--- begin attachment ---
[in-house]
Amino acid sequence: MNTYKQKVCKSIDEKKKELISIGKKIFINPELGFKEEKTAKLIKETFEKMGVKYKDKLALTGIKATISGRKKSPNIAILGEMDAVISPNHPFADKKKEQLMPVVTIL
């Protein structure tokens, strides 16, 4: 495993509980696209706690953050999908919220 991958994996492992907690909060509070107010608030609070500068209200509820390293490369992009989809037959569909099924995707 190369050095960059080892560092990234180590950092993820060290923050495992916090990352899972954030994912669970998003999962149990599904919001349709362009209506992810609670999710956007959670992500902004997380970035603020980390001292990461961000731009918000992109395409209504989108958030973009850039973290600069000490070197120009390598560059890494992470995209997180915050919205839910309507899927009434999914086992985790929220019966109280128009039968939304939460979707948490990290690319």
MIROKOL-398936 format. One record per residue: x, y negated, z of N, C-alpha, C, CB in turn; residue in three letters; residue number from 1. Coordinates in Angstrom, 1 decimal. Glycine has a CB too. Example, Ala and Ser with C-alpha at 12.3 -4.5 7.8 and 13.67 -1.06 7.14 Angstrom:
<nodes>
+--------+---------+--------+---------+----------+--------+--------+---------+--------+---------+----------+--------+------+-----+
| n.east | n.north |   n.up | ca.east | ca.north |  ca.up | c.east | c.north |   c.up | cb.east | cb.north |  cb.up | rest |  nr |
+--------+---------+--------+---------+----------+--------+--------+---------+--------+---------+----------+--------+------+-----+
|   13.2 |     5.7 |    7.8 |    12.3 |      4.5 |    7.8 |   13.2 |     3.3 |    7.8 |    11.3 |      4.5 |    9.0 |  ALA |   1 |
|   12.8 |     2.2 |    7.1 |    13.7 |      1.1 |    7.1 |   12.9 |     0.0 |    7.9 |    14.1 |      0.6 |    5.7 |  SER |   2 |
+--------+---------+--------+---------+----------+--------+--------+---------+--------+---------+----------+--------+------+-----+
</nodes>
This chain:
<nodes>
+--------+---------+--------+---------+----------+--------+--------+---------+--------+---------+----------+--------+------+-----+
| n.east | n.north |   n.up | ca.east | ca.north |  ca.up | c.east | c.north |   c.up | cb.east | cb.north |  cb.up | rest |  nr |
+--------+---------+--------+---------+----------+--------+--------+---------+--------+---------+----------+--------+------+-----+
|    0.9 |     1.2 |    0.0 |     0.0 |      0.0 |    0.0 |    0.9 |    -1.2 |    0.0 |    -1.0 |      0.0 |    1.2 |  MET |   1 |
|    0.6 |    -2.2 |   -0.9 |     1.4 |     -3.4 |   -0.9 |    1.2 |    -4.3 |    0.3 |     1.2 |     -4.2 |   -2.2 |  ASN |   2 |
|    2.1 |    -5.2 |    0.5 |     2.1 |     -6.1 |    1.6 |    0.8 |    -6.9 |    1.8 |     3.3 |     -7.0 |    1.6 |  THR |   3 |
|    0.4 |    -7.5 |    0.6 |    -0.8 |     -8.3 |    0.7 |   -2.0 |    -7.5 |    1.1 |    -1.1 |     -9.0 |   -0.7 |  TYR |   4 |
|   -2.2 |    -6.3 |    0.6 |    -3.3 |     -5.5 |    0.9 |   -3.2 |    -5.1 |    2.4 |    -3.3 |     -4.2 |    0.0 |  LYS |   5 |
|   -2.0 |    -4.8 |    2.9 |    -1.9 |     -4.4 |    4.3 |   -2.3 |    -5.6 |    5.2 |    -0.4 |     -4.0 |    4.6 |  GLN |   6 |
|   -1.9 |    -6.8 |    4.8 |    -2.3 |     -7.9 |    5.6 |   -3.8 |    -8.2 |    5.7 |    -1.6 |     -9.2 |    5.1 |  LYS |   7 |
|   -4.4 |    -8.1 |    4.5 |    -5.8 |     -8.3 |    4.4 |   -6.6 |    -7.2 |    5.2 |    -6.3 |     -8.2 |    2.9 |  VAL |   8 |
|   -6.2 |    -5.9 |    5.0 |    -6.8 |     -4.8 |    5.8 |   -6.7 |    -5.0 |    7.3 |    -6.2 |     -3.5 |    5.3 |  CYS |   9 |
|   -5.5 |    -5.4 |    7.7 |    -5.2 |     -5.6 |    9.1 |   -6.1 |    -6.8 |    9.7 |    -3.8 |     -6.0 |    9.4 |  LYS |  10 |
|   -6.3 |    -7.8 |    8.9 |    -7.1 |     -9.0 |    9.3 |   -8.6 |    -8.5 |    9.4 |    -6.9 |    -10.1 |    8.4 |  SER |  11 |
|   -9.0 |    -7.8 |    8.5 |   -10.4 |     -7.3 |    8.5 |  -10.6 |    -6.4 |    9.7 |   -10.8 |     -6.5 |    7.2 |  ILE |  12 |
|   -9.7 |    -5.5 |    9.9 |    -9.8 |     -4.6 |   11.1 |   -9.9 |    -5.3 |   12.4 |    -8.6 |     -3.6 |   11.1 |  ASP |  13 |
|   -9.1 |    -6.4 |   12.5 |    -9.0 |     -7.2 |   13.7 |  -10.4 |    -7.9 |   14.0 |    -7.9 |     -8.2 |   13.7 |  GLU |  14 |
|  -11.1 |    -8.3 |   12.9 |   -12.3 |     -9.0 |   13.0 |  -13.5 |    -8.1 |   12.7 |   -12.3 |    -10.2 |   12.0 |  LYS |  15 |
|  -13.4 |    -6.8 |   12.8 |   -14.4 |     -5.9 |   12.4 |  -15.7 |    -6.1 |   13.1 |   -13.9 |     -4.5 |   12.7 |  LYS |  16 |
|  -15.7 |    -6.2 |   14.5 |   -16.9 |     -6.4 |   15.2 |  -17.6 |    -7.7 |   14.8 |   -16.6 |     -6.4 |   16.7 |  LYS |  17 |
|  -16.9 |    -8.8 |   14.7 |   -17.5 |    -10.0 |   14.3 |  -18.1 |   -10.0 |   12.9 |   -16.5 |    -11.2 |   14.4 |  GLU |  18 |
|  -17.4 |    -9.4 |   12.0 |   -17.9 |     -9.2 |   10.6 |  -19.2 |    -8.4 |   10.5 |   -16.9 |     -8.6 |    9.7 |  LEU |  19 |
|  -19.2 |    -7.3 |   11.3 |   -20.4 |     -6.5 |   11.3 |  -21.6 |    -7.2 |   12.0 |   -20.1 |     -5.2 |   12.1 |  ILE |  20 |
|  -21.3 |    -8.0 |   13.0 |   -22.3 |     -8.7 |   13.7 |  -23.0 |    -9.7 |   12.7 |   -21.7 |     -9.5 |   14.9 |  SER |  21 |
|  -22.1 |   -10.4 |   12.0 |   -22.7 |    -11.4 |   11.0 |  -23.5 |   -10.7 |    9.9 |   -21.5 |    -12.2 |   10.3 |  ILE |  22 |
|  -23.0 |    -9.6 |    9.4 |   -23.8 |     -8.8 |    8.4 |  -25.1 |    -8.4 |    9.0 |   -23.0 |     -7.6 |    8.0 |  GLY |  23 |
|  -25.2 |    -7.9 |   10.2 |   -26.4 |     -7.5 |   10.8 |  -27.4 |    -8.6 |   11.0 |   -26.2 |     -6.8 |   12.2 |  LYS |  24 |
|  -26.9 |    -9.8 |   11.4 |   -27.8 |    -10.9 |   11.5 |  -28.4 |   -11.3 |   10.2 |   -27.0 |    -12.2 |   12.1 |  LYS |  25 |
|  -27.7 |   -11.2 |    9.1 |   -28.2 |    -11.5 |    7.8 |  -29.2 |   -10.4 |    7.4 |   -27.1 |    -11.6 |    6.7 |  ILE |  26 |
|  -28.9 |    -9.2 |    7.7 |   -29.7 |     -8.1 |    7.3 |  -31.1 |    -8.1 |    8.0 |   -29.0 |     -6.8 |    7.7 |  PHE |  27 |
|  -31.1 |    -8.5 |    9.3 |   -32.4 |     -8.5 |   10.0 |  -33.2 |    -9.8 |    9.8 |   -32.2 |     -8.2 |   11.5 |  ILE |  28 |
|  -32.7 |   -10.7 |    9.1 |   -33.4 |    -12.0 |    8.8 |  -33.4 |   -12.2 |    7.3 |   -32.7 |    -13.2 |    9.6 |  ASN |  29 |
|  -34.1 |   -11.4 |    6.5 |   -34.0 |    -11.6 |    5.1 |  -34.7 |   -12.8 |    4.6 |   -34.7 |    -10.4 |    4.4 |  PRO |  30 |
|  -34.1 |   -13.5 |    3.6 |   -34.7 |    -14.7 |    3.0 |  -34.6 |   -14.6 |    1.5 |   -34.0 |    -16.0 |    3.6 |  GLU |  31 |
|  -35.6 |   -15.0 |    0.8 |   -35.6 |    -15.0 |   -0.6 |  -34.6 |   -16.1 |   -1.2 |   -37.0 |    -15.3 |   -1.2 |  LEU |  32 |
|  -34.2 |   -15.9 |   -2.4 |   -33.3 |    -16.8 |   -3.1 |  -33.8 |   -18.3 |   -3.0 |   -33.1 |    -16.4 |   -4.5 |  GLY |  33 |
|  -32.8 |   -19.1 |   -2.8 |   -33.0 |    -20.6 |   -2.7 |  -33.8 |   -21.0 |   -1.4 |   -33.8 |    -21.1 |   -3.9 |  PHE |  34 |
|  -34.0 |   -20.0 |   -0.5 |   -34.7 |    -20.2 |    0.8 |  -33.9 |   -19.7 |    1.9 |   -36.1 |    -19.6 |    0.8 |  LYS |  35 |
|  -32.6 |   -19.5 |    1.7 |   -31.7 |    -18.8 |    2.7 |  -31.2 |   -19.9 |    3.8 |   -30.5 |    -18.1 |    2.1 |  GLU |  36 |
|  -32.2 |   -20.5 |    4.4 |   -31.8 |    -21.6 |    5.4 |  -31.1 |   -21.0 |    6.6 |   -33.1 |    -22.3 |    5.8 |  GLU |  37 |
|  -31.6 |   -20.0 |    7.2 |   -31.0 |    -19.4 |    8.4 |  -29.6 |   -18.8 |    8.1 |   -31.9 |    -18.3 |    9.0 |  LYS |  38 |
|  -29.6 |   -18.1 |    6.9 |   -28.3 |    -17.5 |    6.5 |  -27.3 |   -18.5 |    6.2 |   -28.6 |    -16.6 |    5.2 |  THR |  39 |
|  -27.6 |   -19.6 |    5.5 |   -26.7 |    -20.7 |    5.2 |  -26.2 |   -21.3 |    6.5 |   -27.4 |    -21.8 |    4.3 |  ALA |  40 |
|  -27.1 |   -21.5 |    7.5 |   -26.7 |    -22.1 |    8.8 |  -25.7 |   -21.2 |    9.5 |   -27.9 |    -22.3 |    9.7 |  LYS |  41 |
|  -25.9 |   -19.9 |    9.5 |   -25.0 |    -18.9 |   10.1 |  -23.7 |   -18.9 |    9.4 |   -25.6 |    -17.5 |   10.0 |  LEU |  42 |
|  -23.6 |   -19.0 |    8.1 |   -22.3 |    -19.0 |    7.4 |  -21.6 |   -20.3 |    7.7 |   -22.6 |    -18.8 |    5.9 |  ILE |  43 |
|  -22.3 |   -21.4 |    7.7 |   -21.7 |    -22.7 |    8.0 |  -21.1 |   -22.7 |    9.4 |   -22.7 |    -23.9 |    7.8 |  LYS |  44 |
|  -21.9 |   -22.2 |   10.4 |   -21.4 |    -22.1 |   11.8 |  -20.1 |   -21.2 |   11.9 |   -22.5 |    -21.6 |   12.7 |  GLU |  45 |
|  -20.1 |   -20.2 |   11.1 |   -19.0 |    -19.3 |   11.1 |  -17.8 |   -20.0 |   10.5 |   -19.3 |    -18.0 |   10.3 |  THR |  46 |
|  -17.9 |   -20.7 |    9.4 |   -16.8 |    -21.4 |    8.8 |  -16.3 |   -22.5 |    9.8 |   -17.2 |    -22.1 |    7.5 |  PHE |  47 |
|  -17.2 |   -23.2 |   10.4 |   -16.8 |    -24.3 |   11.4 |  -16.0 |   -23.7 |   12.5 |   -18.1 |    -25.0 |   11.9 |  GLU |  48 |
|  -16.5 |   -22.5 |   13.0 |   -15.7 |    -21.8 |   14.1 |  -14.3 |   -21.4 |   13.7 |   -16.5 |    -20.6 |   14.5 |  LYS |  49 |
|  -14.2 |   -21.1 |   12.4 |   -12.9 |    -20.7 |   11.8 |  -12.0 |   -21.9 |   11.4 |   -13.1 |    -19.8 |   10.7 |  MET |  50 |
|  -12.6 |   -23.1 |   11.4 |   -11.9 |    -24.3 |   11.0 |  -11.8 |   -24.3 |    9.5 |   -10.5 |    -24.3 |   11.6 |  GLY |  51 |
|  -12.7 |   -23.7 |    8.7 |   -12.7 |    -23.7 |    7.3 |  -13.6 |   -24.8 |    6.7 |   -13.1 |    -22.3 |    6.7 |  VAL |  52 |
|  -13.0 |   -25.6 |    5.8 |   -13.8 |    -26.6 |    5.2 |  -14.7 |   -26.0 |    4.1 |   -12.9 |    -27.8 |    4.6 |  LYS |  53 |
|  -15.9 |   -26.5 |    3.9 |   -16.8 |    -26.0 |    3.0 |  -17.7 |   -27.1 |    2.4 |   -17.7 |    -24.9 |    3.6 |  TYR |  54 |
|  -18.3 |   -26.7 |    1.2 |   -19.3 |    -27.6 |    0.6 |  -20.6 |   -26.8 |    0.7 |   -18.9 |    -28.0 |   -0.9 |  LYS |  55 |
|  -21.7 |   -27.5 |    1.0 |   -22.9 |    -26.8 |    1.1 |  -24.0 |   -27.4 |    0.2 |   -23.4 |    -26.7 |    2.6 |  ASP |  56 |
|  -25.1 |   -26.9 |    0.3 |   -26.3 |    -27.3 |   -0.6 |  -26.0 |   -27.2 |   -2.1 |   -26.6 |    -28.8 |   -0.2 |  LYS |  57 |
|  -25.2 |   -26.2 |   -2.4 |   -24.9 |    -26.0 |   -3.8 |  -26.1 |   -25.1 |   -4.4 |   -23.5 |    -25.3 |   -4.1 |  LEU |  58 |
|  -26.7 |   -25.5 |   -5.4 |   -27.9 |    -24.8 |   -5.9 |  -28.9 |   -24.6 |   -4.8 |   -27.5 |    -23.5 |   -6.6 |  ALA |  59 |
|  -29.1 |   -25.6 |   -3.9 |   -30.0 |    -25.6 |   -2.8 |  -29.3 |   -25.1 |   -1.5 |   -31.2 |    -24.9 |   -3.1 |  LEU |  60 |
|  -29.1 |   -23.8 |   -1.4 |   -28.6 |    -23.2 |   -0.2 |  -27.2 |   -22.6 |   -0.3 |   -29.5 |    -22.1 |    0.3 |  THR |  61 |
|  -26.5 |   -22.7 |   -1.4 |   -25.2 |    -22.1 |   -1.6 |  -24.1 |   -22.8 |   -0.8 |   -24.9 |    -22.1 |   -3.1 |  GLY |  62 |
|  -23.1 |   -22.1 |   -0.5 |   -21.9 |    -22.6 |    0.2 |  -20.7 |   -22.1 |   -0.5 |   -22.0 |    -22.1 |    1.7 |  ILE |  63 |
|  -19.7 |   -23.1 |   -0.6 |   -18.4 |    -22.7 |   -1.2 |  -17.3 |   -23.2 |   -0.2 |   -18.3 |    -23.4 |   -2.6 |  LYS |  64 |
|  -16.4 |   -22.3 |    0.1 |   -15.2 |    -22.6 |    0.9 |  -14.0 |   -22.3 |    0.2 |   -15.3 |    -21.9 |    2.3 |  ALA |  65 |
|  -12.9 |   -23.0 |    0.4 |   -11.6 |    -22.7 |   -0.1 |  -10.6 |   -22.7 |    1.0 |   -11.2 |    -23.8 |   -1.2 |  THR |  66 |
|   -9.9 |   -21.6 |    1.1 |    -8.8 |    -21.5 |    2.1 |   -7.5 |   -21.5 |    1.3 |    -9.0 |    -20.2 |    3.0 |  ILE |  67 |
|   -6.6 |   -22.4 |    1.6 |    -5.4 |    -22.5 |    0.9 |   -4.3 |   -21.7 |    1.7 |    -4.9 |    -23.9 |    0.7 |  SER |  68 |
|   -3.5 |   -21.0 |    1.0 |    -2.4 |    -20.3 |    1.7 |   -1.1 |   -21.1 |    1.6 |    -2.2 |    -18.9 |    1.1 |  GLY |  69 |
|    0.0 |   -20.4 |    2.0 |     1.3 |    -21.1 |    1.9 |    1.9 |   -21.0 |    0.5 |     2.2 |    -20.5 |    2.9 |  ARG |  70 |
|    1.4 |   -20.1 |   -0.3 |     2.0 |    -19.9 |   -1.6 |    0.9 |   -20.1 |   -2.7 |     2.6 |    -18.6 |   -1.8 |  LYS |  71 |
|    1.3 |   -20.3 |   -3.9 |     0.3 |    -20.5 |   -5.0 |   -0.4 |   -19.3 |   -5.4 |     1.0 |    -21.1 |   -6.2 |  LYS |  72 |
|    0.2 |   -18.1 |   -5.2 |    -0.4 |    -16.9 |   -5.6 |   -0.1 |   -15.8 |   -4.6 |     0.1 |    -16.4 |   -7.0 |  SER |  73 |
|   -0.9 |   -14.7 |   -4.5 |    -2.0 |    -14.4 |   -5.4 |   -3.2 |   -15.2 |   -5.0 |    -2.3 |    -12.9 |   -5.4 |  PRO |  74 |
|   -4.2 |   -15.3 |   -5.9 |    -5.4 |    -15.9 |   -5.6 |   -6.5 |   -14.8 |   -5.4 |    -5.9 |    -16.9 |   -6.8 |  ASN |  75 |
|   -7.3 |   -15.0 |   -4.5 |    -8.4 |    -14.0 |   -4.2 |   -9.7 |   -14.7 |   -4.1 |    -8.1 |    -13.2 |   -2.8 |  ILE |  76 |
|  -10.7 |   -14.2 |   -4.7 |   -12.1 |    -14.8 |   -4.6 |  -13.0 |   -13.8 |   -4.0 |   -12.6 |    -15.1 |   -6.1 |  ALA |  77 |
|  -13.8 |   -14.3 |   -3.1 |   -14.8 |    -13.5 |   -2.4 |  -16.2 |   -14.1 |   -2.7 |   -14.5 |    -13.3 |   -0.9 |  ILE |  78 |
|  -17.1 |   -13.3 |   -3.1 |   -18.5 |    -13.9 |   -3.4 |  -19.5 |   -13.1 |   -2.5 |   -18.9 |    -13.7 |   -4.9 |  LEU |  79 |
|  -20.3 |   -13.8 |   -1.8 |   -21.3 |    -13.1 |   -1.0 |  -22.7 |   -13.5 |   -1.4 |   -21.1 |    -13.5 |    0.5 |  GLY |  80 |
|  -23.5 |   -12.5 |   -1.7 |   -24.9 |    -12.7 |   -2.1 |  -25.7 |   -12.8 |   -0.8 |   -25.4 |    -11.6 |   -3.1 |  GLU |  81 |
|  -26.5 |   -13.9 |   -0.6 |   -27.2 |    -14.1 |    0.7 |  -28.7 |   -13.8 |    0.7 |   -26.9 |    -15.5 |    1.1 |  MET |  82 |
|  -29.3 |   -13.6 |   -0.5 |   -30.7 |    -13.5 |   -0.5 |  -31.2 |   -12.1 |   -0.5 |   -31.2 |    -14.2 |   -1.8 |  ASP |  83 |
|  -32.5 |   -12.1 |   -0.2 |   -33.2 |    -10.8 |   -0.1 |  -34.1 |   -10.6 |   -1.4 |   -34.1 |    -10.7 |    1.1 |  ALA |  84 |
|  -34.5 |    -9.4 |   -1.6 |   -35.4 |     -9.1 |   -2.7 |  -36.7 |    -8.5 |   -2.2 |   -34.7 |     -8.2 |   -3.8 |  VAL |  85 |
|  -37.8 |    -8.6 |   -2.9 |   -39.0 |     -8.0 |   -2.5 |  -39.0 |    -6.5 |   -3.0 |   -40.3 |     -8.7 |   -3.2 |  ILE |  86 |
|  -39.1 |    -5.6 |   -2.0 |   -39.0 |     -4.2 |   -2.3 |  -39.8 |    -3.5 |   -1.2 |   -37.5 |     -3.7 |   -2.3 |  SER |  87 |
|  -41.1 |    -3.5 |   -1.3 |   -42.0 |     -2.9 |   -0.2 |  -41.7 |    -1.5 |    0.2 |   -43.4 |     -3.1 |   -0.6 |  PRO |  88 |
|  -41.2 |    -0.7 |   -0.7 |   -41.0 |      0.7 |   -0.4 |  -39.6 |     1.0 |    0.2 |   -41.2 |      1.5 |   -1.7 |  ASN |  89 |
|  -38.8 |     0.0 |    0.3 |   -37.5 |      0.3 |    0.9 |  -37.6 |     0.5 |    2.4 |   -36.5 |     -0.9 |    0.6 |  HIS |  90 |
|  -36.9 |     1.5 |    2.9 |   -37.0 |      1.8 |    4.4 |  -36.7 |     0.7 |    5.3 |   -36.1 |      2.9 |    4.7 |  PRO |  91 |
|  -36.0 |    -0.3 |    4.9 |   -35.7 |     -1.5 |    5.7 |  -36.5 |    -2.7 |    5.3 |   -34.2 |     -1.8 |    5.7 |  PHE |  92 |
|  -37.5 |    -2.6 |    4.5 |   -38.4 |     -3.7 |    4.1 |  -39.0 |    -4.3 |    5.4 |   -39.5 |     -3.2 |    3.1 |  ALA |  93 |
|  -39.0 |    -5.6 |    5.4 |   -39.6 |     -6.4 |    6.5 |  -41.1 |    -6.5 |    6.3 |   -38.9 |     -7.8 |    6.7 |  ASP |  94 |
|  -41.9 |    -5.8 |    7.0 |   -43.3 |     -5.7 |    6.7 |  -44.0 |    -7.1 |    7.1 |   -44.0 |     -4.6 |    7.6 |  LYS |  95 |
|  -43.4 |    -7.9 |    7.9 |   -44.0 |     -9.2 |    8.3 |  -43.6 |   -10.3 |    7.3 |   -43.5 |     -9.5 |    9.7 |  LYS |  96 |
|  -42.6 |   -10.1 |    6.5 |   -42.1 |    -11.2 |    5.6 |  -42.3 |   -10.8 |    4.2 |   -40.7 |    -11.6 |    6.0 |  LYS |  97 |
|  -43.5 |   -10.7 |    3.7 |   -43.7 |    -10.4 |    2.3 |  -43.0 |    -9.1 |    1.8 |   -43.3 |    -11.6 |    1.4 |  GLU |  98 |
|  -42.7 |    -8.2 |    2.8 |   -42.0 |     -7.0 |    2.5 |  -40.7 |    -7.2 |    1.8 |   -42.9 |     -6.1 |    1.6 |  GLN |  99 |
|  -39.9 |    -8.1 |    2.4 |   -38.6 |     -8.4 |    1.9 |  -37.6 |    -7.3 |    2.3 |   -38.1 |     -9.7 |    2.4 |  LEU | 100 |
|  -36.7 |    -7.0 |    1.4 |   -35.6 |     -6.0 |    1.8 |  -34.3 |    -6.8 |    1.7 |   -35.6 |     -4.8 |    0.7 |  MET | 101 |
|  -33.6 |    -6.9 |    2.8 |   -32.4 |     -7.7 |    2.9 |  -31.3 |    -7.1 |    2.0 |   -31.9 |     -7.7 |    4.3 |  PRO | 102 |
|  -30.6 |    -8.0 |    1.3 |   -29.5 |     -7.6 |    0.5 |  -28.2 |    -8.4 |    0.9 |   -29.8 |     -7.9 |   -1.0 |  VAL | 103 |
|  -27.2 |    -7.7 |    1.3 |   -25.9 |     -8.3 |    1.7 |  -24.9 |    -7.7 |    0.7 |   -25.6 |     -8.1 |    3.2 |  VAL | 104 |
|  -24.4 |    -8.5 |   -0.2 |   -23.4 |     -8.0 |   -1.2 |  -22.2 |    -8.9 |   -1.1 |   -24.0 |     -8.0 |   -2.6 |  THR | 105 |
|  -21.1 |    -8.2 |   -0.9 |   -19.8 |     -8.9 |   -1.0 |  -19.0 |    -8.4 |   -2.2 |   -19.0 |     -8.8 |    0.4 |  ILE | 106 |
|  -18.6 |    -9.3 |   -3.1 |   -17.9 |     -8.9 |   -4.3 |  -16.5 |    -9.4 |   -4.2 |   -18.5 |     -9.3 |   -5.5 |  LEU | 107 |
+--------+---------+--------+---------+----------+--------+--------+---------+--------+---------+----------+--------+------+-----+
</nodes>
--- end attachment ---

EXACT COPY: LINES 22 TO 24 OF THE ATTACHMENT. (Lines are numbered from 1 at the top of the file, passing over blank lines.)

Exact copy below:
|   -2.2 |    -6.3 |    0.6 |    -3.3 |     -5.5 |    0.9 |   -3.2 |    -5.1 |    2.4 |    -3.3 |     -4.2 |    0.0 |  LYS |   5 |
|   -2.0 |    -4.8 |    2.9 |    -1.9 |     -4.4 |    4.3 |   -2.3 |    -5.6 |    5.2 |    -0.4 |     -4.0 |    4.6 |  GLN |   6 |
|   -1.9 |    -6.8 |    4.8 |    -2.3 |     -7.9 |    5.6 |   -3.8 |    -8.2 |    5.7 |    -1.6 |     -9.2 |    5.1 |  LYS |   7 |